where x and y are two series, and are means, and d is the delay for discrete series, which CCF tries to check different time shifts for similarity, in this time-domain application. They were able to detect CO and O in HD209458b, and only O in the HD189733b dataset. SPEARNET network stands for Spectroscopy and Photometry of Exoplanetary Atmospheres Research Network had a study on optimizing exoplanet atmosphere retrieval (Hayes et al., 2019). They created forward models with the PLATON package, reduced 461 wavelength bind to 10 PCA, and applied k-means clustering over it. The clustering generated results ¿ 99 % reliable for James-Webb Space Telescope (JWST) and Twinkle missions and highly reliable for Hubble Space Telescope (HST). Gibson et al. (2021) further constrained the relative abundance of elements in WASP-121b high-resolution optical transmission spectroscopy. The data was from VLT-Ultraviolet-Visual Echelle Spectrograph. They tried to retrieve the full atmospheric constitution instead of cross-correlating with a priori

injected or provided components. The framework they chose for this purpose was the likelihood approach. Their atmospheric forward model was as simple as possible with also accounting for the temperature-pressure profile, and their findings were in line with the previously published results with a considerably faster framework. Matchev, Matcheva, and Roman (2022) employed unsupervised learning methods to benchmark synthetic transit spectra. They highlighted that 3D PCA or k-means clustering efficiently reduces the very-high dimensional data to three dimensions, and can account for the number of impacting gas components on its spectra. The synthetic data had

O, HCN, , and thick clouds. Schreier et al. (2020) utilized singular value decomposition for temperature retrieval from infrared emission spectra of synthetic planet atmospheres. Earth’s atmosphere profile was from Garand et al. (2001), and earth-like G- and K-type star orbiting planet simulations of temperature and concentration profiles were from Godolt et al. (2016) with a steady-state cloud-free climate model (von Paris et al. 2015). M-dwarf star-rotation earth-like planets were from Wunderlich et al. (2019), with a 1D photochemistry model from Gebauer et al. 2018). The forward model was from P4CAtS - Python for Computational Atmospheric Spectroscopy (Schreier et al. 2019). Gaussian noise was added to the synthetic spectrum. The LW TIR (long-wave thermal infrared) was generally better, with even an S/N value of 5 that can generate less than a 10 Kelvin error value. Thatte, Deroo, and Swain (2010) developed selective principal component extraction and reconstruction for ground-based exoplanet atmosphere spectroscopy. Their method was wavelet decomposition-assisted and they used HD 189733b data from Spectropolarimeter for Planetary EXploration (SpeX) instrument at NASA Infrared Telescope Facility (IRTF). It did not require an a priori knowledge of the planet spectrum or physical mechanisms behind the systematic errors. Their results were in agreement with Hubble Space Telescope and Spitzer data. Cabot et al. (2019) checked the robustness of the PCA-like SYSREM method to detrend the data of high-resolution exoplanet spectra and fit an air-mass function. VLT- Cryogenic High-Resolution Infrared Echelle Spectrograph (CRIRES) data of HD189733b exoplanet. They found CO, and water in 2.3 and 3.2 m and HCN in 3.2 m. They also cautioned the researchers about the danger of detecting false positives after choosing an incorrect location for optimizing detrending.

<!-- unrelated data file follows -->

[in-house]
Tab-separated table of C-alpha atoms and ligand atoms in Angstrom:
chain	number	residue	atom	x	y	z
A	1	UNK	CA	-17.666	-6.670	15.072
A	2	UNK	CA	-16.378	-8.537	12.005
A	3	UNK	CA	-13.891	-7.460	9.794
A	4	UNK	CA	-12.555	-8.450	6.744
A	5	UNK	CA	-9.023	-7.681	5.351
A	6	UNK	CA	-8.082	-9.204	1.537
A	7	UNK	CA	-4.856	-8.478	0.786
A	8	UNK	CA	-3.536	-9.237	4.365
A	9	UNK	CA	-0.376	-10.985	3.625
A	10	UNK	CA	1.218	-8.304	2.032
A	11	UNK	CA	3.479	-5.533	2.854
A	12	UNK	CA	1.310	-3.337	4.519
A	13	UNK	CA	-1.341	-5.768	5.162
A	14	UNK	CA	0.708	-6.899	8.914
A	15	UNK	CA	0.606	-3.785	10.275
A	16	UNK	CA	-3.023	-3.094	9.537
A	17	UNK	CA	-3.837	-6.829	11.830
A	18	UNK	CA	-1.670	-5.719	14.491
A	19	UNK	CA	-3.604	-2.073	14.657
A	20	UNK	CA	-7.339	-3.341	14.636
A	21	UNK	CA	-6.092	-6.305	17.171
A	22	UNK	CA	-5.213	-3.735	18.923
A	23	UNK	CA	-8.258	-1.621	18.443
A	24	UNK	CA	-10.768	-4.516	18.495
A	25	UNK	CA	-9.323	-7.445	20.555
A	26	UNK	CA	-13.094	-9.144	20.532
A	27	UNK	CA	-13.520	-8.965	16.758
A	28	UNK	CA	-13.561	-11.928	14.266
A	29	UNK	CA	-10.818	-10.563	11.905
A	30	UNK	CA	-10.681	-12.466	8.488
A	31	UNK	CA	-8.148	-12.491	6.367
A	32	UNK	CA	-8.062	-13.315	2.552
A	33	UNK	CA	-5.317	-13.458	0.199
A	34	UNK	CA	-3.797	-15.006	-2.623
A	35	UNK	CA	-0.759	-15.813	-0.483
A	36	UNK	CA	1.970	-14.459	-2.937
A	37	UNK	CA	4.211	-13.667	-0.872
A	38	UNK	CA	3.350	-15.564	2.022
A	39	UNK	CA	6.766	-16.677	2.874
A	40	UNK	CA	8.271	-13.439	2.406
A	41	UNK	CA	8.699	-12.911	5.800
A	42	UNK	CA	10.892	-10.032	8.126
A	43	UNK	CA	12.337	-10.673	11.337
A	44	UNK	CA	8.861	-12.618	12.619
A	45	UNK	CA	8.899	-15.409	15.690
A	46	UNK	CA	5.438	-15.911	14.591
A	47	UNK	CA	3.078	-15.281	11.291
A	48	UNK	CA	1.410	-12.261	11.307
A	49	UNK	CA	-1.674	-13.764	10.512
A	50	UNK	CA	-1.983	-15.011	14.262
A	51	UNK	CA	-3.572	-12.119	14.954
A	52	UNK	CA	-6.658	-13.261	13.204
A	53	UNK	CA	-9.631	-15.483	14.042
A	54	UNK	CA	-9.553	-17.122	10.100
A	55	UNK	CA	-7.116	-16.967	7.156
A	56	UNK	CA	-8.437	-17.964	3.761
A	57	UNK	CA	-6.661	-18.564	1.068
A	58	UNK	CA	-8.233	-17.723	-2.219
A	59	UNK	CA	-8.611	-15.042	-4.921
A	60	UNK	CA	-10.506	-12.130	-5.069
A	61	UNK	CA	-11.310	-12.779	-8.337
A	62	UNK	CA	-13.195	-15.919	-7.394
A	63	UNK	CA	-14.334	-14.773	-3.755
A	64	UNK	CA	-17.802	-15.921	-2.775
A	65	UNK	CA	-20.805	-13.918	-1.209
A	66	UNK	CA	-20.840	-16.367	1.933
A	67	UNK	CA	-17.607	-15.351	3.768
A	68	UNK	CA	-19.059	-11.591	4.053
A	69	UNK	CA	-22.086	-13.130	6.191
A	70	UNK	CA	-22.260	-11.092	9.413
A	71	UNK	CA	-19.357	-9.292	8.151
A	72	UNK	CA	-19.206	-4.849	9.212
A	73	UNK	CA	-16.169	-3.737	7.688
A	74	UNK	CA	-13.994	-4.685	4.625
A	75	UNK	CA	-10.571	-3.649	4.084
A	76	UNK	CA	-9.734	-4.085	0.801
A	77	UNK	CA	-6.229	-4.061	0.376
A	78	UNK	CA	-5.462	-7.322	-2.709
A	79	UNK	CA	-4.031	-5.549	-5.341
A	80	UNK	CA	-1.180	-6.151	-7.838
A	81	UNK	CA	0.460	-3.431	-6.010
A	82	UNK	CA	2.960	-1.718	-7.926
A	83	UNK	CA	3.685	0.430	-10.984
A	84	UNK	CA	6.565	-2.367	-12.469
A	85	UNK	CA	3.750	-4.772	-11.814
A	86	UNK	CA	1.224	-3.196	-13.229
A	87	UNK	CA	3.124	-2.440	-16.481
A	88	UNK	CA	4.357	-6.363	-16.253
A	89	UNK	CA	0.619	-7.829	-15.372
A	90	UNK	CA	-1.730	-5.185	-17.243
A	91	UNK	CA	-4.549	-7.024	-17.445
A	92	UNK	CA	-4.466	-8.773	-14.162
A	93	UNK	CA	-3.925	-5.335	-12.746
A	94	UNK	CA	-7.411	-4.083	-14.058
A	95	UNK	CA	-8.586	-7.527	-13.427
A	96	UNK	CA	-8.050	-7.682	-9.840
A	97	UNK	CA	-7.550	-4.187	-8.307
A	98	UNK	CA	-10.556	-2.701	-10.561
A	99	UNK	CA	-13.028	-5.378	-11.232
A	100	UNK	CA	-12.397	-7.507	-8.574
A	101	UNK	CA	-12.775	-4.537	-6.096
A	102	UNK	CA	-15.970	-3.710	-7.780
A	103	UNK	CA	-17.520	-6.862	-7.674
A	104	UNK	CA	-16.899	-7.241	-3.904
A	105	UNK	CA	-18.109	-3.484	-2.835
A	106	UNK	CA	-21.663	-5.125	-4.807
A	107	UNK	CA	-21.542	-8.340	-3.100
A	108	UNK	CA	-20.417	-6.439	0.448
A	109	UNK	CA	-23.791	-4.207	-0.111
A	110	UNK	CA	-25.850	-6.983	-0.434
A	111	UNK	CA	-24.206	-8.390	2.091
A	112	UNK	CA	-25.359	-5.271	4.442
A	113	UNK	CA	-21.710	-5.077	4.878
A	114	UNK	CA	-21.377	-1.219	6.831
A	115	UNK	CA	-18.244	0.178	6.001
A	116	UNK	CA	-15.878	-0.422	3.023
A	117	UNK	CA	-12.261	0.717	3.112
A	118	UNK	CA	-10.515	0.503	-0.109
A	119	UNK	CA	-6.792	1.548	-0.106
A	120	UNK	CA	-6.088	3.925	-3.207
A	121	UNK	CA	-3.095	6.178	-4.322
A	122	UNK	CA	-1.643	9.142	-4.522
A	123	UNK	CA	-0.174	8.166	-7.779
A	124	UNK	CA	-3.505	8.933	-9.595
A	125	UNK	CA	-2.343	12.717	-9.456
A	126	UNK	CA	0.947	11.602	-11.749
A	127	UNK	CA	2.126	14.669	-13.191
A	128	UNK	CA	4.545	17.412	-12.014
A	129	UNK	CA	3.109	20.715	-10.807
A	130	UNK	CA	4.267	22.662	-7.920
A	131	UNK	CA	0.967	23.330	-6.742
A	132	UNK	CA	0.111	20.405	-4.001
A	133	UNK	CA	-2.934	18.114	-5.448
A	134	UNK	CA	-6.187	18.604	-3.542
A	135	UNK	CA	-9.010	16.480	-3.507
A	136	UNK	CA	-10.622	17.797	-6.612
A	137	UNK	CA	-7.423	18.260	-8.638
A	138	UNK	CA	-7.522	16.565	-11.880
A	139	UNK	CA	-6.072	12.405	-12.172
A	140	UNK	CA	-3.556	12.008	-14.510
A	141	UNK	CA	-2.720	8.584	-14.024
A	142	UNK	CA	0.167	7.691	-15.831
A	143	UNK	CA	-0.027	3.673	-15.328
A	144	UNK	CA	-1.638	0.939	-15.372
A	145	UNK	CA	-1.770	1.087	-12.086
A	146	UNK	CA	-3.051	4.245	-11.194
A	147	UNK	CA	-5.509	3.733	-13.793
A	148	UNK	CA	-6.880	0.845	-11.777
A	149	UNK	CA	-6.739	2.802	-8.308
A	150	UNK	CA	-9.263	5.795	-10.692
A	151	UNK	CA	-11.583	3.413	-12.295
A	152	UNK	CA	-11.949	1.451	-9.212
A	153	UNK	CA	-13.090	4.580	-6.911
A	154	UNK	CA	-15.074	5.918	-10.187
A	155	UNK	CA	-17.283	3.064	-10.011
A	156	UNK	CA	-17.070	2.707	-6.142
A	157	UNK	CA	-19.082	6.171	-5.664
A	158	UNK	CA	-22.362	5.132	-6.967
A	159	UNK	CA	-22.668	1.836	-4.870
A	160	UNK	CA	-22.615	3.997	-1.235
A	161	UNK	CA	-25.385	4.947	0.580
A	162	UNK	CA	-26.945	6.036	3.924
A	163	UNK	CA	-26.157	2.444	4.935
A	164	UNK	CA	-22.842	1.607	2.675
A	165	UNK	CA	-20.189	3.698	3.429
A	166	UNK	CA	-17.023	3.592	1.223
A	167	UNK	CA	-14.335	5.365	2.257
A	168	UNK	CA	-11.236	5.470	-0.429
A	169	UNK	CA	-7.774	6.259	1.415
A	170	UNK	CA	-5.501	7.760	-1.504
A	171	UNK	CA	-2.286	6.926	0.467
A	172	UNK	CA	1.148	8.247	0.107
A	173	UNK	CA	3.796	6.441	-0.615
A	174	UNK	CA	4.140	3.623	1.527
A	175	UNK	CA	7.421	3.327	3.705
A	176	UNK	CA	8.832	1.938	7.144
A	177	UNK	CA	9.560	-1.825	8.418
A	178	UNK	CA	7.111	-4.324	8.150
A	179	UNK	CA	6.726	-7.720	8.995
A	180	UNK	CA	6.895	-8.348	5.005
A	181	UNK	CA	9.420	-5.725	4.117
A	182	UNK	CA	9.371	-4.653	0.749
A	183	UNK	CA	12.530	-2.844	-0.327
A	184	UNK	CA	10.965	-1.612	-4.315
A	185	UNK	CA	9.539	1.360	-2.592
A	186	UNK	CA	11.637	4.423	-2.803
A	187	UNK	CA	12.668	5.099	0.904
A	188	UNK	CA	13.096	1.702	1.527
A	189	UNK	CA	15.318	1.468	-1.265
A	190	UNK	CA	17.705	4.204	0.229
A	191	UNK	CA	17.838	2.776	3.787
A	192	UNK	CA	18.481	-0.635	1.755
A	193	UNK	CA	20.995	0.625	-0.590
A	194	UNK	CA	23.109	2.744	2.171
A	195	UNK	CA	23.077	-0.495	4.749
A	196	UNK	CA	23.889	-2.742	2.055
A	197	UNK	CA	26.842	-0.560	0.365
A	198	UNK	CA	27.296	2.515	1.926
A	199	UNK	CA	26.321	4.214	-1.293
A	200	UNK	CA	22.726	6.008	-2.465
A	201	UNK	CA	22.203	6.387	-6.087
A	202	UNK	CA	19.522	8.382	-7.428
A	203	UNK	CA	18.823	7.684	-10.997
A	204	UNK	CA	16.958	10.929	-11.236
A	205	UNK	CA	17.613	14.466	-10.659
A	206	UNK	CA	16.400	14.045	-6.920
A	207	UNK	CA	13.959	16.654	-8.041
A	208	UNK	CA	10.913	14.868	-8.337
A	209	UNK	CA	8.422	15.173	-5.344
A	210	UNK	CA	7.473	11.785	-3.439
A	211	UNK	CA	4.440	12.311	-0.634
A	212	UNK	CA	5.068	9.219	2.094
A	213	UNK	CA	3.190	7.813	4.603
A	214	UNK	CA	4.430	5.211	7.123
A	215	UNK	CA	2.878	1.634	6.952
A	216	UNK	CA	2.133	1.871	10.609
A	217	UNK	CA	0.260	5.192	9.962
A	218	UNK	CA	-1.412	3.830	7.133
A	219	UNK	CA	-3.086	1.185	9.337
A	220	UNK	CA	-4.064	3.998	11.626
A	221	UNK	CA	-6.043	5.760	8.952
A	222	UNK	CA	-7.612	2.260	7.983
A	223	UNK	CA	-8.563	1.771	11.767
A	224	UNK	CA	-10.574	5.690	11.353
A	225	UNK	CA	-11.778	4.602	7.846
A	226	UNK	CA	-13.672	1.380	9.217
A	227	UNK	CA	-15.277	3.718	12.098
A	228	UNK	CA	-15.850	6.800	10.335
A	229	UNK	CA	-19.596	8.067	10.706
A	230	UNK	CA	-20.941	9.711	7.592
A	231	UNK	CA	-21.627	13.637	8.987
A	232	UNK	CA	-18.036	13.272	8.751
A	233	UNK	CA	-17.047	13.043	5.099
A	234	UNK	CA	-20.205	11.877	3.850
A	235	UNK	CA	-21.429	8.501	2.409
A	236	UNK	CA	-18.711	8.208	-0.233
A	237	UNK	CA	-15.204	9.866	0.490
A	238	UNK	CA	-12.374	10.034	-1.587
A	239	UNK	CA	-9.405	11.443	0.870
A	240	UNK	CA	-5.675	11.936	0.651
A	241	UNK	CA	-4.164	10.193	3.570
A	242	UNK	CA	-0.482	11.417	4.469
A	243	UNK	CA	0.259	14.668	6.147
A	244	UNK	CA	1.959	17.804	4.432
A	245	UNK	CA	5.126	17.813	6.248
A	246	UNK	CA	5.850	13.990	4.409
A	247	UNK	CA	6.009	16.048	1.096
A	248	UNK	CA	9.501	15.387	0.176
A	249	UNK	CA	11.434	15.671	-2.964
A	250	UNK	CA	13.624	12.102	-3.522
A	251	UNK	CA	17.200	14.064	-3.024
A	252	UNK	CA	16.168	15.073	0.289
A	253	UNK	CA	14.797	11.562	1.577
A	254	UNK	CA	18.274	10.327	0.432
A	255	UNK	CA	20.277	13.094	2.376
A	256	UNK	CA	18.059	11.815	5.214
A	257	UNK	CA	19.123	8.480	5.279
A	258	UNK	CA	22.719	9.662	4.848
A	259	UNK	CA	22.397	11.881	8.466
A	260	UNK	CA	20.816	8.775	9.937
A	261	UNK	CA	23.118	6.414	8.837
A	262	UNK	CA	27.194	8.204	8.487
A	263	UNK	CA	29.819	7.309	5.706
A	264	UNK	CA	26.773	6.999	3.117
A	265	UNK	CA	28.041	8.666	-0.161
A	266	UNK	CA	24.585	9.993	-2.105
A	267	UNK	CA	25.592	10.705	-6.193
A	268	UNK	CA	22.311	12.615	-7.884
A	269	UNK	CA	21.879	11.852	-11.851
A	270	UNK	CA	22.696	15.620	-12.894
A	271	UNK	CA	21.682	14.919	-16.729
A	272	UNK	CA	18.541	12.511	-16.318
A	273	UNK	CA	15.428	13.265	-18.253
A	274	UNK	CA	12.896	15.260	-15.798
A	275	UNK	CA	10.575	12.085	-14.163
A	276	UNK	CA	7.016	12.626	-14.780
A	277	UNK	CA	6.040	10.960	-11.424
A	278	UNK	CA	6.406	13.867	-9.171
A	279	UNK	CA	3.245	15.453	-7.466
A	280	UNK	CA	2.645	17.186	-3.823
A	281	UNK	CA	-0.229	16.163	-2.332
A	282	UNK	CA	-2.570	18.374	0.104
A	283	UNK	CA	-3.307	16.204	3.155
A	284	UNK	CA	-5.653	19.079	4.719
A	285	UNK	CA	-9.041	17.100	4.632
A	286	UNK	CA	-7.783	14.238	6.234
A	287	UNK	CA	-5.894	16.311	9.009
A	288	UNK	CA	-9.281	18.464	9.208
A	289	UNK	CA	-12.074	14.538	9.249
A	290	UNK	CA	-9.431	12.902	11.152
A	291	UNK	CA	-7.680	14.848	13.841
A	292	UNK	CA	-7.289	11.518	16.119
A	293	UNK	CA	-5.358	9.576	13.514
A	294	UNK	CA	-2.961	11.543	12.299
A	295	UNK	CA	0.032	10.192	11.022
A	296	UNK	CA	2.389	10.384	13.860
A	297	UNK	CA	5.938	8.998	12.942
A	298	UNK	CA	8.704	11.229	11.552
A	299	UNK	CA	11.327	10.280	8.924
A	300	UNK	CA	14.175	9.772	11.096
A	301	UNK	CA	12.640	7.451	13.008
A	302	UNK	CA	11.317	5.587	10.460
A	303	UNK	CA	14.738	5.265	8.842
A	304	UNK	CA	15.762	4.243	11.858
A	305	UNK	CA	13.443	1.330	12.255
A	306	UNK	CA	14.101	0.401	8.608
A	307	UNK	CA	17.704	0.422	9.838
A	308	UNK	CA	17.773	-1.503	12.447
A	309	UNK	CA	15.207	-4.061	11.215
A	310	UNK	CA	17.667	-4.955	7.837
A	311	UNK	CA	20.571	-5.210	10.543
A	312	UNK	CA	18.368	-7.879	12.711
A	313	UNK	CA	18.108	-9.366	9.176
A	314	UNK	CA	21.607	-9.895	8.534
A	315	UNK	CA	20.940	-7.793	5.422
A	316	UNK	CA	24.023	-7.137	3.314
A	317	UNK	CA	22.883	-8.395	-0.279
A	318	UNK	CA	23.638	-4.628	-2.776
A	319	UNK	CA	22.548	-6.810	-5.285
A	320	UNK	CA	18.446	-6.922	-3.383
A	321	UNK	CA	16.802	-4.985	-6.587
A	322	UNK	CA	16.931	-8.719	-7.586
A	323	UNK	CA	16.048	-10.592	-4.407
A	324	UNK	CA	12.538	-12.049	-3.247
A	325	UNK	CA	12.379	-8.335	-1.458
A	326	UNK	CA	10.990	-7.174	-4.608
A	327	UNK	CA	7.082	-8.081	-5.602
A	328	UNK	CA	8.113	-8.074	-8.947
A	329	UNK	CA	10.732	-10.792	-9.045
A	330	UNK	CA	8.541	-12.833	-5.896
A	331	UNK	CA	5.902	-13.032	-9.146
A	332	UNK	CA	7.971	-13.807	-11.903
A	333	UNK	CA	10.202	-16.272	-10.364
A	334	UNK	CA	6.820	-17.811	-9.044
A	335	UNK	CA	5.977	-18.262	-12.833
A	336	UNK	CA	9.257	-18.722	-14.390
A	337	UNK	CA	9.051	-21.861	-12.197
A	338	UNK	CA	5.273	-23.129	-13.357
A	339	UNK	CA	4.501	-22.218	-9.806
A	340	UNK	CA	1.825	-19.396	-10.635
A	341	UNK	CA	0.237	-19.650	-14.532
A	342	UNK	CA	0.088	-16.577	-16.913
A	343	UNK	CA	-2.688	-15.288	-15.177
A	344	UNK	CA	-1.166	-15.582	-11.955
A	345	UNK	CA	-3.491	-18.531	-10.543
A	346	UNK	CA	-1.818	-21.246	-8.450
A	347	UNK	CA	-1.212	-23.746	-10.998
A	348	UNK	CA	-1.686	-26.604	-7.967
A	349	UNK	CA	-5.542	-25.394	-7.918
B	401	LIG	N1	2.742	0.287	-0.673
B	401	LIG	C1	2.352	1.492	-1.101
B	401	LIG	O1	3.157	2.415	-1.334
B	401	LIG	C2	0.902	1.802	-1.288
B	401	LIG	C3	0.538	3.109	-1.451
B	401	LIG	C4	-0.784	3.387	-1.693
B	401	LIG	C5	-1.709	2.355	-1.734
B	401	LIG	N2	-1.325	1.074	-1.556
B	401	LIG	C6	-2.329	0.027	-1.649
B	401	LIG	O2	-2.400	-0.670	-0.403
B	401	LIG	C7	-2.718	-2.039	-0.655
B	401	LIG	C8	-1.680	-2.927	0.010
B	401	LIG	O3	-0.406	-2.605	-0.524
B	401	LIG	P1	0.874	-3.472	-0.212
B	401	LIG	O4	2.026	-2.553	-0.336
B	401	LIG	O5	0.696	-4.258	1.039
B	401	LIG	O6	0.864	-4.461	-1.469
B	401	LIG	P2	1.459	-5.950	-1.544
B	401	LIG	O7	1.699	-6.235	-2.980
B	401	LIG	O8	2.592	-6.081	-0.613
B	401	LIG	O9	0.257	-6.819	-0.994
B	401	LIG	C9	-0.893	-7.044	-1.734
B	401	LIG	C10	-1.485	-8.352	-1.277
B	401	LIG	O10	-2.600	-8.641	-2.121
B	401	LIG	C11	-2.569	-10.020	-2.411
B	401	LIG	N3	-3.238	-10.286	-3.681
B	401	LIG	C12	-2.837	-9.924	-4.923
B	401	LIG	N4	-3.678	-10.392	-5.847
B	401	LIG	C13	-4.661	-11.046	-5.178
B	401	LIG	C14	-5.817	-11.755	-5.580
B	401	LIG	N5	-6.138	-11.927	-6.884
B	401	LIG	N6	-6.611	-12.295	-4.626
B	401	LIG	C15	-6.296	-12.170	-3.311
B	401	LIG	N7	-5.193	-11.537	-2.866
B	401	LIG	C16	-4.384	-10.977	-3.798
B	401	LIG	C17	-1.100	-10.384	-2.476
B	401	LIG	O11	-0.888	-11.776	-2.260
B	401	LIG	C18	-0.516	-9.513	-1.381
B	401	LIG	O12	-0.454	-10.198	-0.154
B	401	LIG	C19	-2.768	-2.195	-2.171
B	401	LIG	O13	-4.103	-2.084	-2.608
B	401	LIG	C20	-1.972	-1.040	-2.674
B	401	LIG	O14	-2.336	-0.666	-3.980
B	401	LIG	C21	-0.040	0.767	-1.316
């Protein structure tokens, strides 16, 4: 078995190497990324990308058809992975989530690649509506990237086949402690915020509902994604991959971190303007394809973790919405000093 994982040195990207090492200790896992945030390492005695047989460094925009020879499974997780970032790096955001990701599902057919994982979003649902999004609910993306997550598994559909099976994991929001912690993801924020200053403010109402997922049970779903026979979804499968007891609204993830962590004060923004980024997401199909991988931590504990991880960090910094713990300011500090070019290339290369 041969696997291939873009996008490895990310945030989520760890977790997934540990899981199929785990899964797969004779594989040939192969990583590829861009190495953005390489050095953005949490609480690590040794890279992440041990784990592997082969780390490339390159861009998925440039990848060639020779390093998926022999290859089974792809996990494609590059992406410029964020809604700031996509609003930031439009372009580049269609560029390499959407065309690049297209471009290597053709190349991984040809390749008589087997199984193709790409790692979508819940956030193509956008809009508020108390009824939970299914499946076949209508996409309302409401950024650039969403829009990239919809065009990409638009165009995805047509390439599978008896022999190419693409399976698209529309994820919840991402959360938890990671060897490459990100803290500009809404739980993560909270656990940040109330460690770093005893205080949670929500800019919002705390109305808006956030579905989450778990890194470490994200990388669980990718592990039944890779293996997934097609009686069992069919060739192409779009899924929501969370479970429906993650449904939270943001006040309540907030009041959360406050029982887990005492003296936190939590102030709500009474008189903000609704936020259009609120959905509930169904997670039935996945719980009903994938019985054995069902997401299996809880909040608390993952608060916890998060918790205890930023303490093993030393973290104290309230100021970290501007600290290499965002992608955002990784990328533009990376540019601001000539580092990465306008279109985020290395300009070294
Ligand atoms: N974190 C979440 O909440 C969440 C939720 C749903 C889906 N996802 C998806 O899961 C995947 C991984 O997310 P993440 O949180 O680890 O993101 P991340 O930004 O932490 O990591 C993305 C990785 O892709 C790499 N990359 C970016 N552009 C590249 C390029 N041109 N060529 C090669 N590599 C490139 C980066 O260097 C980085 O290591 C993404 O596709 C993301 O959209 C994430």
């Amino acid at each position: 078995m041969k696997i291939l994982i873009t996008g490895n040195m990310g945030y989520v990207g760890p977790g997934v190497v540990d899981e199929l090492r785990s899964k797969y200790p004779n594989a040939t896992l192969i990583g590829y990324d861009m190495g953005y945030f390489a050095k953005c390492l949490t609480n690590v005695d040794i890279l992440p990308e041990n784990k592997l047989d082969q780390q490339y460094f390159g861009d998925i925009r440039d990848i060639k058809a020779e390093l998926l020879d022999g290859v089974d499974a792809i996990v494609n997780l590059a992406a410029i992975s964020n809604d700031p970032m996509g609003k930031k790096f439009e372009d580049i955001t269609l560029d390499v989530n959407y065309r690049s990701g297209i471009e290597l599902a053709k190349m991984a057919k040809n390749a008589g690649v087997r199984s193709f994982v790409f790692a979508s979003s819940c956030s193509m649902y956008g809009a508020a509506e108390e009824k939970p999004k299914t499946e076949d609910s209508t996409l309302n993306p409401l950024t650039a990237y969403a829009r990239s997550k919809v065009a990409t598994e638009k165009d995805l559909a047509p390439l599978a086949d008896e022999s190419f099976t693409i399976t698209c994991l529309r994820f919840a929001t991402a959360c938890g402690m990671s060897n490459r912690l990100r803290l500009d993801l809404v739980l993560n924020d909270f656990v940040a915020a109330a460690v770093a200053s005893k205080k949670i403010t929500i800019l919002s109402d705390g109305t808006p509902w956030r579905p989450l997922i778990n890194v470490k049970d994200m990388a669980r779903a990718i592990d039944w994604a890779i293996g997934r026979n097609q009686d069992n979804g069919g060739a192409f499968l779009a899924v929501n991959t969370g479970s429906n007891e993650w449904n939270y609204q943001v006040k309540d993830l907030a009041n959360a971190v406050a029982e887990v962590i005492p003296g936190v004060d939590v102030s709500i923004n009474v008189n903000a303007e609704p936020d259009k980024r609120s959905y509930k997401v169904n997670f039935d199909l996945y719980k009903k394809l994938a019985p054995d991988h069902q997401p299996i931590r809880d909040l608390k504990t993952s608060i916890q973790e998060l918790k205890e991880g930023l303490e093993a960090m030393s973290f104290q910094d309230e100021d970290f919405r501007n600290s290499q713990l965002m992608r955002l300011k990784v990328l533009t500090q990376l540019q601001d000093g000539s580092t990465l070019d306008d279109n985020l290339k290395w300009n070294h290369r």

2.2 Ica

2.2.1 ICA for Detecting/Characterizing/Constraining Exoplanets